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Propargyltriphenylphosphonium bromide can be used in the alcylation of amines. It is a commonly used as a Wittig reagent.
M.H. Wahdan; A.A. Hermas; M.S. Morad. Corrosion inhibition of carbon-steels by propargyltriphenylphosphonium bromide in H2SO4 solution. Materials Chemistry and Physics. 2002, 76(2), 111-118.
Yeong-Soon Gal. A Facile Synthetic Method of Poly(Propargyltriphenylphosphonium-Tetraphenylborate) Via Ion Exchange Reaction of Poly(Propargyltriphenylphosphonium Bromide) Using Tetraphenylboron Sodium. Journal of Macromolecular Science, Part A: Pure and Applied Chemistry. 1995, 321031-1038.
Precursor of enynes by the Wittig reaction: Liebigs Ann. Chem., 682, 62 (1965); J. Org. Chem., 42, 200 (1977); see Appendix 1.
Readily undergoes additions with nucleophiles, e.g. alcohols or amines, to give 2-alkoxy or 2-alkylamino propenyl phosphonium salts. In these reactions, the reactive species is the allenic isomer, propadienyl triphenylphosphonium bromide: J. Org. Chem., 42, 200 (1977). By using a chiral alcohol, the subsequent base-promoted Wittig reaction with carbonyl compounds yields amino or alkoxy dienes which undergo face-selective Diels-Alder additions to dienophiles: J. Chem. Soc., Chem. Commun., 1785 (1995):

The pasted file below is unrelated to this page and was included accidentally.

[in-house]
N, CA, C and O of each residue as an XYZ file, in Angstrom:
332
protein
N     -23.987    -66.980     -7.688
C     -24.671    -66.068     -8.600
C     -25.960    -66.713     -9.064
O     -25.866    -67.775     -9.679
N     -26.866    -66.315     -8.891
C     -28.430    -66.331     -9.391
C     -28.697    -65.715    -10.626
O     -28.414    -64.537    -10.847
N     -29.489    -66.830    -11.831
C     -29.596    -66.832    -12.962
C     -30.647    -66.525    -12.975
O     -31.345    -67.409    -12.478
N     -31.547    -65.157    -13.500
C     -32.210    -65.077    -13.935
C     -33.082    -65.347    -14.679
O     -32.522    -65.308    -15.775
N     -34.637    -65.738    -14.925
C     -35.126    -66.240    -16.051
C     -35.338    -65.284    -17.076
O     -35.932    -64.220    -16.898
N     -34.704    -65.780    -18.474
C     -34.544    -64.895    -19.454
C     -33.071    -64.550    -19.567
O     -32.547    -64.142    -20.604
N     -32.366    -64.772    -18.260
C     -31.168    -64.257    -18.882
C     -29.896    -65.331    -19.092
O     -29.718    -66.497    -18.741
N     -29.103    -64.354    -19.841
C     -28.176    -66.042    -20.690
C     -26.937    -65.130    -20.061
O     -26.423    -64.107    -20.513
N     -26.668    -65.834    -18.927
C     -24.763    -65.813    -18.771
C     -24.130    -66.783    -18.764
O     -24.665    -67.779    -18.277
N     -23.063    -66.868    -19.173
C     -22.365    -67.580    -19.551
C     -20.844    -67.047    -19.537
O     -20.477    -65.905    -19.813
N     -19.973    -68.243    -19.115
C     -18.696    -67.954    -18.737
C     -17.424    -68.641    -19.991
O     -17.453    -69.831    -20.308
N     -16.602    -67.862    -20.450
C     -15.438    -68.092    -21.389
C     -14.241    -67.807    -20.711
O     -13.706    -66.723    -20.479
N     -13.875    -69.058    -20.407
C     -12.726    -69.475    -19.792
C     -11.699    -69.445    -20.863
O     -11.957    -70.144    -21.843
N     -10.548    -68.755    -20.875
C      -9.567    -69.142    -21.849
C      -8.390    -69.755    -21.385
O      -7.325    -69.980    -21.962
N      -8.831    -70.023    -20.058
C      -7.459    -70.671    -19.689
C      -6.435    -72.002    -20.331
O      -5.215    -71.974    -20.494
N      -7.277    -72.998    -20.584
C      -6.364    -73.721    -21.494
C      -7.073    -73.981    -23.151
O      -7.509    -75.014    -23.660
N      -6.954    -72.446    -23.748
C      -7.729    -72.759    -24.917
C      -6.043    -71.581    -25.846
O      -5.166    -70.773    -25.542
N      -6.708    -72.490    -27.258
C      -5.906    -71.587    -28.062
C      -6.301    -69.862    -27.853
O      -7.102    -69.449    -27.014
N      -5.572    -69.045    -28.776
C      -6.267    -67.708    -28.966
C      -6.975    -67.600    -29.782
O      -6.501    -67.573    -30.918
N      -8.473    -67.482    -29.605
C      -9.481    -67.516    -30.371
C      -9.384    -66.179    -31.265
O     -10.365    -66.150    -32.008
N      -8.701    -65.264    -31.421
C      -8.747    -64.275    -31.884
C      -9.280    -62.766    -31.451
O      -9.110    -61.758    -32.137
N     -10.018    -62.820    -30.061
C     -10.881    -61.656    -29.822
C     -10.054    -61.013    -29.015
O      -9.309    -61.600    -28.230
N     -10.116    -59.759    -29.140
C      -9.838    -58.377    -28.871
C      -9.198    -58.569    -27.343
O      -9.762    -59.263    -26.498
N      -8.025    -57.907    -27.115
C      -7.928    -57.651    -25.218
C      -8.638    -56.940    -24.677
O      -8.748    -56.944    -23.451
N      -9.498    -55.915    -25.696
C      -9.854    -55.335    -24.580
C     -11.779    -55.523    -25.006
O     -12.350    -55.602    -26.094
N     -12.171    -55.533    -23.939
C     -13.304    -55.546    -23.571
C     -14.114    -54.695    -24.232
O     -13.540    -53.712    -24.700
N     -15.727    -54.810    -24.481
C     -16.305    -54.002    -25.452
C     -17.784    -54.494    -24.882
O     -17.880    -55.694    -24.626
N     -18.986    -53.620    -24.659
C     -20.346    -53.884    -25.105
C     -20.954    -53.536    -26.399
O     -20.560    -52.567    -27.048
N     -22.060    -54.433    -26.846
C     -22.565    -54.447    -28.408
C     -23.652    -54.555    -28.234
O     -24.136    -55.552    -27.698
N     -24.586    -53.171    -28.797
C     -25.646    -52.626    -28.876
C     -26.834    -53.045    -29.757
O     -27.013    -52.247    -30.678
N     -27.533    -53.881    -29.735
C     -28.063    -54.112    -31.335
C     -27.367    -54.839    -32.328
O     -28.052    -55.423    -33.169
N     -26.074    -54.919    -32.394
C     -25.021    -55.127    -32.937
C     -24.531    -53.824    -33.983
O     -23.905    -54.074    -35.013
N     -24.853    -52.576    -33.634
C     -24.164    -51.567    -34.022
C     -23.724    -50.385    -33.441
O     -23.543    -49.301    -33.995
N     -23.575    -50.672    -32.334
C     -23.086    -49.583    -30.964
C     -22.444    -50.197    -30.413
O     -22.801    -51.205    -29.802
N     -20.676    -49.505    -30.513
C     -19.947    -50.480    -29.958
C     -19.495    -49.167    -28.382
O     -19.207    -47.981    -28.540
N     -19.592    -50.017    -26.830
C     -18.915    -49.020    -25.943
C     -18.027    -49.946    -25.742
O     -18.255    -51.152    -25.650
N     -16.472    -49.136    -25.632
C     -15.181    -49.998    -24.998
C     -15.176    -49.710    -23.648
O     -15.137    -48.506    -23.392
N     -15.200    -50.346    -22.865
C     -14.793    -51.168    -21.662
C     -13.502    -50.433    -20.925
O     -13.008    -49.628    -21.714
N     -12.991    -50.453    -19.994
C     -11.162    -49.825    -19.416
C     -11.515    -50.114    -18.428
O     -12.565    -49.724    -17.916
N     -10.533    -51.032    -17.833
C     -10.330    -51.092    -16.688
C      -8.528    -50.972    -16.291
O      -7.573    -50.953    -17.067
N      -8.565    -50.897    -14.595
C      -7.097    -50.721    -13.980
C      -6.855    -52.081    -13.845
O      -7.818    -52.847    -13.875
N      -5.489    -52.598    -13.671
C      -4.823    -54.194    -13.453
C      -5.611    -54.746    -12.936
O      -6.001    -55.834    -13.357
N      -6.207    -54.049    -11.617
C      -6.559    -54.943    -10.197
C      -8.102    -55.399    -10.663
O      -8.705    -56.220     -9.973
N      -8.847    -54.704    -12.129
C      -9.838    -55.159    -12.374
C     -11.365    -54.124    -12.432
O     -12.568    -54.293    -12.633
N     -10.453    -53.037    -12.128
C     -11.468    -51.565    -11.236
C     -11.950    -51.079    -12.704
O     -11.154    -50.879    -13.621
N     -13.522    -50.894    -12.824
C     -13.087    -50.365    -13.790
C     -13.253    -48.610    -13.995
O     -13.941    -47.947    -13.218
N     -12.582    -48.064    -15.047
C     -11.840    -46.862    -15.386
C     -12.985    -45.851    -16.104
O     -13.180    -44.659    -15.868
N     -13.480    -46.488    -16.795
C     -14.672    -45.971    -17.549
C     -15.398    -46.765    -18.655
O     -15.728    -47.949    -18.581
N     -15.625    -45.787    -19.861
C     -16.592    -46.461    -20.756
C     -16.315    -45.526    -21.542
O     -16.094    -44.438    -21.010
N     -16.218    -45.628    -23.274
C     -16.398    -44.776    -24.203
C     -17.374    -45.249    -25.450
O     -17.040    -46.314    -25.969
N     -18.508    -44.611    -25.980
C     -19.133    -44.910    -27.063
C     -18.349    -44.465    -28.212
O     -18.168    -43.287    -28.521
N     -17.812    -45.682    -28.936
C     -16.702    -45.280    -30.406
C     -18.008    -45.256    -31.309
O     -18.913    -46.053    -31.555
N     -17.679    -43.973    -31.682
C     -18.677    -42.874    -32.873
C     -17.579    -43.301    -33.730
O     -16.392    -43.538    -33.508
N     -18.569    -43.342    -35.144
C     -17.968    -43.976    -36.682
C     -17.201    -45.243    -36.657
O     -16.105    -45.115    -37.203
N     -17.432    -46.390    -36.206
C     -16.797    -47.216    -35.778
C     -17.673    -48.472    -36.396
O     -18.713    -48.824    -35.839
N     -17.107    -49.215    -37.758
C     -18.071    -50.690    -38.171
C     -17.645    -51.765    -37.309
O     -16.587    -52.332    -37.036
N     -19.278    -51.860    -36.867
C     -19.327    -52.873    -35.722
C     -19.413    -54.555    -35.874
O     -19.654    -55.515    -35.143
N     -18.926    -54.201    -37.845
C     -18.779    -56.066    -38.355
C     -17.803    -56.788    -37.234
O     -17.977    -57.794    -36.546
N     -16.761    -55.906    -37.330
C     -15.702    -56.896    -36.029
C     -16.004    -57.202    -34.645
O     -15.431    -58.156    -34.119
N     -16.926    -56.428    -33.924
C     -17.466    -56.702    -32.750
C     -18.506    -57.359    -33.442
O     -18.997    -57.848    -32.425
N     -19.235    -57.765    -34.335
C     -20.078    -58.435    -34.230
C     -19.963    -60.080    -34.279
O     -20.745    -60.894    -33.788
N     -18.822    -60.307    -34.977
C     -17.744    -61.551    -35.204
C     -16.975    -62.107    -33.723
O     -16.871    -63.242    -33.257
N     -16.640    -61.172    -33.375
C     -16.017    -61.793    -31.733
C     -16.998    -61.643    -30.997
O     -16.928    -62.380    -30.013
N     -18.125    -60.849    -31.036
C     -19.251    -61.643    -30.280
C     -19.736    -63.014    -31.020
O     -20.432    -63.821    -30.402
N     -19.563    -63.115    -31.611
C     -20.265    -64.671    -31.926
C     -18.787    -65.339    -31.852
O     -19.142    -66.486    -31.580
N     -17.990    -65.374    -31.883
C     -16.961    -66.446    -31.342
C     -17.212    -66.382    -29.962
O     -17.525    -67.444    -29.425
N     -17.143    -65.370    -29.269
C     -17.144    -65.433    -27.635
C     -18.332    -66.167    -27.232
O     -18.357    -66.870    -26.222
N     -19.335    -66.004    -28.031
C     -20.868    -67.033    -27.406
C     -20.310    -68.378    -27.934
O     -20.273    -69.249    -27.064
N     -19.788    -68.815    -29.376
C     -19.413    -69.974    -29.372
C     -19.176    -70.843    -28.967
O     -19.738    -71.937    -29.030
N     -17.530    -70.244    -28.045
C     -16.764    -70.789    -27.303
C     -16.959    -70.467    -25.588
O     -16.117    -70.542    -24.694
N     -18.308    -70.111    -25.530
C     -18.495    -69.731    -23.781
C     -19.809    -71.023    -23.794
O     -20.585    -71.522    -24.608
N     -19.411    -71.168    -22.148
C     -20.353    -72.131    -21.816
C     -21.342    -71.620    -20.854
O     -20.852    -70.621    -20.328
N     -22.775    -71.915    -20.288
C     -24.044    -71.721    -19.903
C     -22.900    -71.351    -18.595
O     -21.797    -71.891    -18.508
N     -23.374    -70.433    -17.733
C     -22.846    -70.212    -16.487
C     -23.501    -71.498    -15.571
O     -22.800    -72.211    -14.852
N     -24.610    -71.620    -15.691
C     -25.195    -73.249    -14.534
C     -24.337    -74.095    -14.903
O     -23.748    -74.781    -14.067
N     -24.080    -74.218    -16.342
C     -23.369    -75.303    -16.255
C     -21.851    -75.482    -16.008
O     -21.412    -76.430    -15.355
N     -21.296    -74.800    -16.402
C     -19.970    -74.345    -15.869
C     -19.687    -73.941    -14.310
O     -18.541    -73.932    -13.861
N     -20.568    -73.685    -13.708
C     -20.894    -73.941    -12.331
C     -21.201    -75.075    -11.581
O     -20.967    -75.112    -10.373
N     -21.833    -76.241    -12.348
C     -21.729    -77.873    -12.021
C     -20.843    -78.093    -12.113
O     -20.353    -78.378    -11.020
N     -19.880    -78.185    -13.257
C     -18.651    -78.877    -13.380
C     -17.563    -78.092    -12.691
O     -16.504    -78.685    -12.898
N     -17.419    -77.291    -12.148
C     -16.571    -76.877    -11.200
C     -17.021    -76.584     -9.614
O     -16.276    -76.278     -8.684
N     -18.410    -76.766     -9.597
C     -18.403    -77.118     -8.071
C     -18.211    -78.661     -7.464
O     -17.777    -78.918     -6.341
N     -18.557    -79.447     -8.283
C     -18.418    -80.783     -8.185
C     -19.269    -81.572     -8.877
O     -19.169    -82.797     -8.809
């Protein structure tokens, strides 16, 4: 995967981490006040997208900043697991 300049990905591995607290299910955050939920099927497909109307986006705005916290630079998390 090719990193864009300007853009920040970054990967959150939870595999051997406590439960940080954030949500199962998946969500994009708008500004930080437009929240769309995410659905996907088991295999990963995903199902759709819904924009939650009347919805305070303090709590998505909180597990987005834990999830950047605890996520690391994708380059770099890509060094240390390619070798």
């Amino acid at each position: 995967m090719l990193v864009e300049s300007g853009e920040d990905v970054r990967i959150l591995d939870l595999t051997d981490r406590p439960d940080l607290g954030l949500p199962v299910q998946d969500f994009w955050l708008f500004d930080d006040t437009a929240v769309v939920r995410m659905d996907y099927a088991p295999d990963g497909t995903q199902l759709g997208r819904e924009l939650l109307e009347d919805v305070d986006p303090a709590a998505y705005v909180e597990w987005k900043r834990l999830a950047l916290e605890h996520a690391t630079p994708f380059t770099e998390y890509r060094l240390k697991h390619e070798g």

Hazard Statements: H302-H315-H319-H335
Harmful if swallowed. Causes skin irritation. Causes serious eye irritation. May cause respiratory irritation.
Precautionary Statements: P280h-P305+P351+P338
Wear protective gloves/clothing. IF IN EYES: Rinse cautiously with water for several minutes. Remove contact lenses, if present and easy to do. Continue rinsing.